In an earlier article, I alluded to the notion that everyone should give themselves the gift of time. Coming off a long weekend gave me the perfect opportunity to do just that. I’ve had the time to reflect and get in the right headspace going into a week of work – a short week at that. Problem is, I’d almost set myself up to fail in that regard. After giving my head a shake, I put myself in a position to elevate my weekend and make the most of my time, not the least of it. I had a ton of baggage that was weighing me down. I had to cut some of it loose.
I did it by pushing through the urgent and getting to the important.
I had a lot to get done this weekend – it was going to be a part-pleasure/part-business affair. In order to have a fresh slate going into the coming week I had to gain perspective on everything that was going on in my life and tackle the tasks accordingly. I wrote them all down as they came to me. It went something like this:
- finish installing laminate flooring
- clean out storage room
- clean out shed
- mow lawn
- edge lawn
- prepare recycling for pick up
- review “marked” emails
- write articles
- edit film footage
- edit podcast
- get bike looked at
- review spreadsheet numbers
Oh, and it was Easter weekend. I also hadn’t included any family time in there, either. This list was getting long. Yet there was something missing. I knew this because I felt ill just looking at the thing. What was missing was the stuff I knew was important (as illustrated by the fact that “spend time with family” didn’t even appear on my list!) and I started to wonder why it never made the first draft. Then it hit me.
There were a lot of things on my list that I didn’t even realize I was slacking on. For example, the laying of laminate flooring was something that had been lined up since last summer. I’d like to say that the reason I’d let it slide for so long was that I misunderstood what they meant by “fully seasoning” the wood – as of March 20, 2010 I could say it was “fully seasoned” as it had been in our house for all four seasons. That was nonsense…and my subconscious didn’t think it was as funny as I did on the surface.
I could also say that I had expected my father to help out with the project when he was staying with us. That never happened, either. What it ultimately boiled down to was it was something I really didn’t want to get it done – as important as it was. Only as my wife entered her third trimester did I realize that it was no longer important. It was now important AND urgent. That’s why I hated looking at it. That’s also why it was at the top of my list.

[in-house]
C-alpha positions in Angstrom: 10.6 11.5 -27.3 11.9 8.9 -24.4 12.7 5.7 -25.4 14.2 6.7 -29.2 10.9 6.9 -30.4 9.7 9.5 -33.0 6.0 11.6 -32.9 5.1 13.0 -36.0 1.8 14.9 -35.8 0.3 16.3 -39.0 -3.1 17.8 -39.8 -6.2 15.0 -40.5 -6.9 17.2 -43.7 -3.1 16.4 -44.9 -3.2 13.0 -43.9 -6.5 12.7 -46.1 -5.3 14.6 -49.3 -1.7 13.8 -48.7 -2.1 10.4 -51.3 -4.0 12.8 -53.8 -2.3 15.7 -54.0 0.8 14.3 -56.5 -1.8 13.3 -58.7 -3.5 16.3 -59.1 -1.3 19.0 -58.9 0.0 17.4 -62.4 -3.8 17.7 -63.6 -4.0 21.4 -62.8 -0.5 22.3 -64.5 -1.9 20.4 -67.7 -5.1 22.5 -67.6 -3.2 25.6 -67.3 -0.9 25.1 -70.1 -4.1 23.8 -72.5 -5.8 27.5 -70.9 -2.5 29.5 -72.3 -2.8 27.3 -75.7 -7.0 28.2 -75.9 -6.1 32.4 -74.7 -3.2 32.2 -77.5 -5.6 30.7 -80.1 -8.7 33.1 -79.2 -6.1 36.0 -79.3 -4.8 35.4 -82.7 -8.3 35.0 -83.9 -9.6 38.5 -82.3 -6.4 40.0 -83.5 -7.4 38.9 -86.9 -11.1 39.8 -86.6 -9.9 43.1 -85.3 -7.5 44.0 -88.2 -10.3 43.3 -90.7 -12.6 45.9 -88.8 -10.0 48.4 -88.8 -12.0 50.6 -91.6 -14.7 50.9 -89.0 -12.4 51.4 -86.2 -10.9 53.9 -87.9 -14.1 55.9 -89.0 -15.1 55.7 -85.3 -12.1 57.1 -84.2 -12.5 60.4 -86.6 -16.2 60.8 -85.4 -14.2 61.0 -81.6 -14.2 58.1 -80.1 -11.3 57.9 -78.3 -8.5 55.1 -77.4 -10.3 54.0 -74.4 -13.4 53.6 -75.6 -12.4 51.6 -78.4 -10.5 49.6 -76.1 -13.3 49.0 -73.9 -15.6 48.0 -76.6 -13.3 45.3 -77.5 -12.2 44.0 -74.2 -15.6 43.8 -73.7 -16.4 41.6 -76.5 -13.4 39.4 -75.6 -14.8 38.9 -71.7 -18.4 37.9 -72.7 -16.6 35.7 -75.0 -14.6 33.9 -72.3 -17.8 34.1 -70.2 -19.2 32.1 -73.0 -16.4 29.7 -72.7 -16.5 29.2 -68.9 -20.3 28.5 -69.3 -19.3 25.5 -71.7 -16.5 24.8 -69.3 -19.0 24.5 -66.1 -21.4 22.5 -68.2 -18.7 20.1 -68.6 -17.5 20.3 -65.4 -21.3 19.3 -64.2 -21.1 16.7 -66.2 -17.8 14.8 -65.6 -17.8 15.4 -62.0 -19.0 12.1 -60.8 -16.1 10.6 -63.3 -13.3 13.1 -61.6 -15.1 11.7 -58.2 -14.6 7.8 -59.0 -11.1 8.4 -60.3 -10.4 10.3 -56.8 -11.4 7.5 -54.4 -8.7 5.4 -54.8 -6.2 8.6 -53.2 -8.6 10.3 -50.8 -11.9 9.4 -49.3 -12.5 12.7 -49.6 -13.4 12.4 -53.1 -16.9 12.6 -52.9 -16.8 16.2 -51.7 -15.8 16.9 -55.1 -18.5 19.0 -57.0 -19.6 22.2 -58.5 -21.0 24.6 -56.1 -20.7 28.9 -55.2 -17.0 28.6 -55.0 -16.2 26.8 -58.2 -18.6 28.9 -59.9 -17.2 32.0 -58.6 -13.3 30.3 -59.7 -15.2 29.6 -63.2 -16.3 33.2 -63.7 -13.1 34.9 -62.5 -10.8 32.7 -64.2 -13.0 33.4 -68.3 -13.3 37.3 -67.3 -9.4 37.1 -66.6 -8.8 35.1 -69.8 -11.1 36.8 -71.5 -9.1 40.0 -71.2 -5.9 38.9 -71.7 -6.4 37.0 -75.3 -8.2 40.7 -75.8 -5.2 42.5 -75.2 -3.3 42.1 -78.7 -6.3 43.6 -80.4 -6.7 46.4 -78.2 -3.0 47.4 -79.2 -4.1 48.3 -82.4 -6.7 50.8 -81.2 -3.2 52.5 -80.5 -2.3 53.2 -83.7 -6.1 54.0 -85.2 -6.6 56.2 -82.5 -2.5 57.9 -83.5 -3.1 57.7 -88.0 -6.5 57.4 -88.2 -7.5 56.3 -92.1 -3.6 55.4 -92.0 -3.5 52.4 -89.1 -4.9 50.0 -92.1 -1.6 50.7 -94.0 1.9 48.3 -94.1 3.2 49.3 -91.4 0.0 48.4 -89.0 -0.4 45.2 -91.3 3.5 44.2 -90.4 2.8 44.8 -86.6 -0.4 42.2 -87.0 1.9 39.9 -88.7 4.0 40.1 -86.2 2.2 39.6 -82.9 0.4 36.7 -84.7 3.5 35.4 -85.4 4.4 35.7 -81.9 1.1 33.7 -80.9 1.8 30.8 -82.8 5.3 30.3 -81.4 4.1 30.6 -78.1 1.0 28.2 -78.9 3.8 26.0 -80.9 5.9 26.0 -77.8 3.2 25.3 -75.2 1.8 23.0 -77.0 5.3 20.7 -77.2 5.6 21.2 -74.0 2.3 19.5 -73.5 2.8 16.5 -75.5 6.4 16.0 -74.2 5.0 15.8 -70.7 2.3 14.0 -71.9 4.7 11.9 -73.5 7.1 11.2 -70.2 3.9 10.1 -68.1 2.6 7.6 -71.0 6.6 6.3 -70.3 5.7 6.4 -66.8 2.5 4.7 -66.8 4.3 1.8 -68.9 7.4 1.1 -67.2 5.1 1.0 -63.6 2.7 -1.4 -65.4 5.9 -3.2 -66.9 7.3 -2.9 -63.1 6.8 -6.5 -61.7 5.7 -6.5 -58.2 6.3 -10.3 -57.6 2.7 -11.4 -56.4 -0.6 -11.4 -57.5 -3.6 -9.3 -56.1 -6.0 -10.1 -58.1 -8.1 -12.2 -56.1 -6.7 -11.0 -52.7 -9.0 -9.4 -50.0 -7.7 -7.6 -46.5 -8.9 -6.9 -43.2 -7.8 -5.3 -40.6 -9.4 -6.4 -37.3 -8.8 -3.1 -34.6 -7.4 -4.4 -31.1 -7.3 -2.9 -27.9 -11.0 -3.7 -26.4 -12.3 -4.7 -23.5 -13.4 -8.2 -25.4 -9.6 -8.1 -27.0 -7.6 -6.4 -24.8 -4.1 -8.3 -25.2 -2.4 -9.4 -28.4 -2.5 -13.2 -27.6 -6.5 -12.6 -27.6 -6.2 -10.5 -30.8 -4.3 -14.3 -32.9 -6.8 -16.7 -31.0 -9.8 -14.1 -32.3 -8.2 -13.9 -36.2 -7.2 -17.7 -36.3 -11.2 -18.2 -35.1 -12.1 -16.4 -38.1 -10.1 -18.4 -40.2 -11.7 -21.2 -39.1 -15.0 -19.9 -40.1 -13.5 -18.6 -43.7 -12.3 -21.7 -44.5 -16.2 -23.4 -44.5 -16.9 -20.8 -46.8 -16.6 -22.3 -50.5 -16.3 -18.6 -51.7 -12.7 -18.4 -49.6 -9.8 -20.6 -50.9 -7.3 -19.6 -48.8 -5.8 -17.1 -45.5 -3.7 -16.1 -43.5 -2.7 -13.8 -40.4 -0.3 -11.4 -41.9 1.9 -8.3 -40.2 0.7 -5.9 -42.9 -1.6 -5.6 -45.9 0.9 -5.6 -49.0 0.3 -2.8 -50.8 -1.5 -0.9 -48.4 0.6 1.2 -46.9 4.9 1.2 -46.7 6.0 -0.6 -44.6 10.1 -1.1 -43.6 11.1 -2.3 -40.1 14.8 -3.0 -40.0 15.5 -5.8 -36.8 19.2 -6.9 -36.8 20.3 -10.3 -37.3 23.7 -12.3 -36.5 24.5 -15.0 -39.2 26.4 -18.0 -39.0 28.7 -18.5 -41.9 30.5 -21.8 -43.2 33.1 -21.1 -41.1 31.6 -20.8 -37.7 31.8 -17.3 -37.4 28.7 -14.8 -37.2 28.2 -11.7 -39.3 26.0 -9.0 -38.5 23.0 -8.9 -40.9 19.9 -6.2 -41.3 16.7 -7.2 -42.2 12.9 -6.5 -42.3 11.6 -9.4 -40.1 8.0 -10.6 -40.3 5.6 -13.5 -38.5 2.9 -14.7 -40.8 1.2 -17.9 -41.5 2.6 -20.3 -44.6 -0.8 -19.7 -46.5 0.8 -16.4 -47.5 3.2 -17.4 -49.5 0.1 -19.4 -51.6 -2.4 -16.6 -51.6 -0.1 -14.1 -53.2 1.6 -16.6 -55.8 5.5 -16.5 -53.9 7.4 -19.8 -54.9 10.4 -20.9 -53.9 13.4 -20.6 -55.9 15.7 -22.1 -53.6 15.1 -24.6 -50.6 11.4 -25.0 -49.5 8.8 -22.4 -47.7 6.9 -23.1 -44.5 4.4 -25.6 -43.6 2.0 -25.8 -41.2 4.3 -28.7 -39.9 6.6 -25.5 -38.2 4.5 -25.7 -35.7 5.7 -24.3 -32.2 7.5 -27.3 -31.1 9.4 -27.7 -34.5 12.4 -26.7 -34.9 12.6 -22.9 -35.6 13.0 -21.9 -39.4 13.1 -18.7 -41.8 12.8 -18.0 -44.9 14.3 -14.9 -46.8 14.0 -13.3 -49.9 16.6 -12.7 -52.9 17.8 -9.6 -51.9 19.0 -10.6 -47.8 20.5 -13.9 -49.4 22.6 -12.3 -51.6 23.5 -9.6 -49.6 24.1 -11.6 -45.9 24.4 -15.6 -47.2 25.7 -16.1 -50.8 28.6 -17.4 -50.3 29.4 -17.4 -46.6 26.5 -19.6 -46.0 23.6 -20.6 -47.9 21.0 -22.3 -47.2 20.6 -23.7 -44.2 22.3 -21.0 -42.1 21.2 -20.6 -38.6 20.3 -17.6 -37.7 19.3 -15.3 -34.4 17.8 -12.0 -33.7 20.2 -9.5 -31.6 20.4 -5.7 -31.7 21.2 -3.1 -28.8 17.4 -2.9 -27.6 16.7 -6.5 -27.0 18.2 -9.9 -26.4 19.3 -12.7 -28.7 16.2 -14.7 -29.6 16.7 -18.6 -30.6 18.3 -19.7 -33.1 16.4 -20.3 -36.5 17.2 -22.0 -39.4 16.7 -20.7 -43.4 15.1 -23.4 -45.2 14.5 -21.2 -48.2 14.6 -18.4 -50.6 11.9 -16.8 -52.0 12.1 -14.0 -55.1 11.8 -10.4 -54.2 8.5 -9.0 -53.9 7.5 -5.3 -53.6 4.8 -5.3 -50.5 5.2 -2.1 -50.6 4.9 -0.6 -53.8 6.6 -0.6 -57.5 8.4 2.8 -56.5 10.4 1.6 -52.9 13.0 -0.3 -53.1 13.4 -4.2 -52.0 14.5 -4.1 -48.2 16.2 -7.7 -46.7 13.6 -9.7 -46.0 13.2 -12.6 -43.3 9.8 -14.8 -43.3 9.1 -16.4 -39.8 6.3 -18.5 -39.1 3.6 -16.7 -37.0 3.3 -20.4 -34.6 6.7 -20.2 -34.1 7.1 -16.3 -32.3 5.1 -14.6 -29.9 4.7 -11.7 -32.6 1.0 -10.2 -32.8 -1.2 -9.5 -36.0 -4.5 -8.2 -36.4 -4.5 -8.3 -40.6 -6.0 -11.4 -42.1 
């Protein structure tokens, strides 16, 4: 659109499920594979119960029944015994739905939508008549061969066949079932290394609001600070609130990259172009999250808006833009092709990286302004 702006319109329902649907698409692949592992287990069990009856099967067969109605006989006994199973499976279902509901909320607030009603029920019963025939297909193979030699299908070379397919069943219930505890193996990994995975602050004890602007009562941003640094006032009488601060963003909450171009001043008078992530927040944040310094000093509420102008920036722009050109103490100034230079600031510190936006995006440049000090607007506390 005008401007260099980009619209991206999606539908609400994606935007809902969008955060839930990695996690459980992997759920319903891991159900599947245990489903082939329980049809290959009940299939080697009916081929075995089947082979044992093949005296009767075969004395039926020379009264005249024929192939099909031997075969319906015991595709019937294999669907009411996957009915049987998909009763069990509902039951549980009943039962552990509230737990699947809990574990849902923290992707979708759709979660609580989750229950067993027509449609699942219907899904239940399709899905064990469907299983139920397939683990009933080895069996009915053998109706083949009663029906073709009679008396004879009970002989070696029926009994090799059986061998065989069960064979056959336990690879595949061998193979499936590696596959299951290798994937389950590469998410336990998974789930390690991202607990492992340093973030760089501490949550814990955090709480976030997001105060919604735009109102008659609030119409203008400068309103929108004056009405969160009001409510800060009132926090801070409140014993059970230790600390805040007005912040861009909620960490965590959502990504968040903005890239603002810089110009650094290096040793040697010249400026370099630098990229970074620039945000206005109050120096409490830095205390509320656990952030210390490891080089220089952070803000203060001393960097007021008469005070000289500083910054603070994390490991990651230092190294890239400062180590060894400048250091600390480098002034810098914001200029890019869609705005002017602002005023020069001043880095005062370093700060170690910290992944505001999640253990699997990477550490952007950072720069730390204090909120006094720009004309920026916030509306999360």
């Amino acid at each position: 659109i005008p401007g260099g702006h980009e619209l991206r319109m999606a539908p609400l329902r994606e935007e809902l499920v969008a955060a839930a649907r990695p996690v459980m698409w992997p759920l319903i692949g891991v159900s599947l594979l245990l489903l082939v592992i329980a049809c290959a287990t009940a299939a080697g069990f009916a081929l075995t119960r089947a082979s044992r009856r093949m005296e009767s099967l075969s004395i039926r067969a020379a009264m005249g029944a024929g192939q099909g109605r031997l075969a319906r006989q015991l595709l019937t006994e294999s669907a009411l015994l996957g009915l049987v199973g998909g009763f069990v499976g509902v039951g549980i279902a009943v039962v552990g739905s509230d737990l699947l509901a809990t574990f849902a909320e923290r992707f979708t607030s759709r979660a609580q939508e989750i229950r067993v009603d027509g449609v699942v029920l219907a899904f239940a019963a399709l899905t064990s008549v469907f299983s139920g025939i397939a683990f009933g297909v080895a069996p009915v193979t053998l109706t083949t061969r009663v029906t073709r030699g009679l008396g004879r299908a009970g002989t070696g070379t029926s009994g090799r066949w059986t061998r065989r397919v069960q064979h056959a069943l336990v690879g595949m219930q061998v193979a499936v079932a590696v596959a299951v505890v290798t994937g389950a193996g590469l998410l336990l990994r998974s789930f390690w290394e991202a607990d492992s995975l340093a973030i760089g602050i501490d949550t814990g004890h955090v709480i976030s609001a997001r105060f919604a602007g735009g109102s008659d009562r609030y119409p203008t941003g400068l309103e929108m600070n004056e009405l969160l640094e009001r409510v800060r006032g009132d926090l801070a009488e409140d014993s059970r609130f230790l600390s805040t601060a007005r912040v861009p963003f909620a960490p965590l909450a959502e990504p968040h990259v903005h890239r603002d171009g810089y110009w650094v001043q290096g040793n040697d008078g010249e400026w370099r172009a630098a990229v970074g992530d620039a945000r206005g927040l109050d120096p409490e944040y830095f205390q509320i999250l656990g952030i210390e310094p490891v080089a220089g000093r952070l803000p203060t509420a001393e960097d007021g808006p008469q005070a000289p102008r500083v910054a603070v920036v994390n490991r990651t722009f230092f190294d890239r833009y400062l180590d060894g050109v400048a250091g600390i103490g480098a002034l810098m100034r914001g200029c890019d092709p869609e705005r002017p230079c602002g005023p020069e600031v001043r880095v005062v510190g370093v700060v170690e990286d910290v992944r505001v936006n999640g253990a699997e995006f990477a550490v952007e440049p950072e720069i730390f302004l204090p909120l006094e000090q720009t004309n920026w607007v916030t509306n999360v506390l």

I breathed deeply and revised the list, taking into account both things that were urgent and important, or just plain important. Here’s what I ended up with:
- finish installing laminate
- organize storage areas
- do the lawn
- spend time with my family
- review my “inboxes”
- edit film footage
- prepare bike for commuting
What I did was put the biggest “urgent” I had to push through at the top. Then I combined the storage area and shed tasks into one and reworded it as “organize” – because it feels more pleasurable to me than “clean.” It creates an aura of accomplishment for me in a better sense than simply cleaning it. Organizing for me implies cleaning. I also made the lawn chores one tasks, because it basically is.
I put the act of writing in there several times because it’s incredibly important to me and by getting through the urgent tasks I could see several opportunities to indulge in my passion. I wasn’t specific about what or how to write because I felt I had too many urgent things in there and adding some free-flow writing in there would be a better “important” to pursue. I also find that once I sit down to write I tend to structure it right before I begin the process anyway.
I removed some tasks altogether (prepare recycling, edit podcast) because they were neither urgent or important – but they’ll be on next week’s list. In fact, they are already.
I only wrote down “spend time with my family” once because once I start to do it tends to filter itself in as the time goes. It ends up happening in some form or another anyway – interruptions when you have a 5-year-old daughter and a pregnant wife are hard to avoid – and I don’t want to, either. If I didn’t write it down I could get caught up in everything else, though. Allocating time for it is the best way to make sure that it takes place no matter what. Heck, I was even able to make my bike preparation part of family time when my daughter and I walked to the bike shop together! Twenty minutes well spent.
I woke up after the long weekend ended with a fresh slate and a real sense of accomplishment. The floors are done; my bike’s on the mend and my life is a little less cluttered. Taking the time for myself to take care of business on my extended time off ensured I could take care of business once the workday began.
Break through the urgent to get to the important when you’ve fallen behind so that you can make the important times last that…much…longer.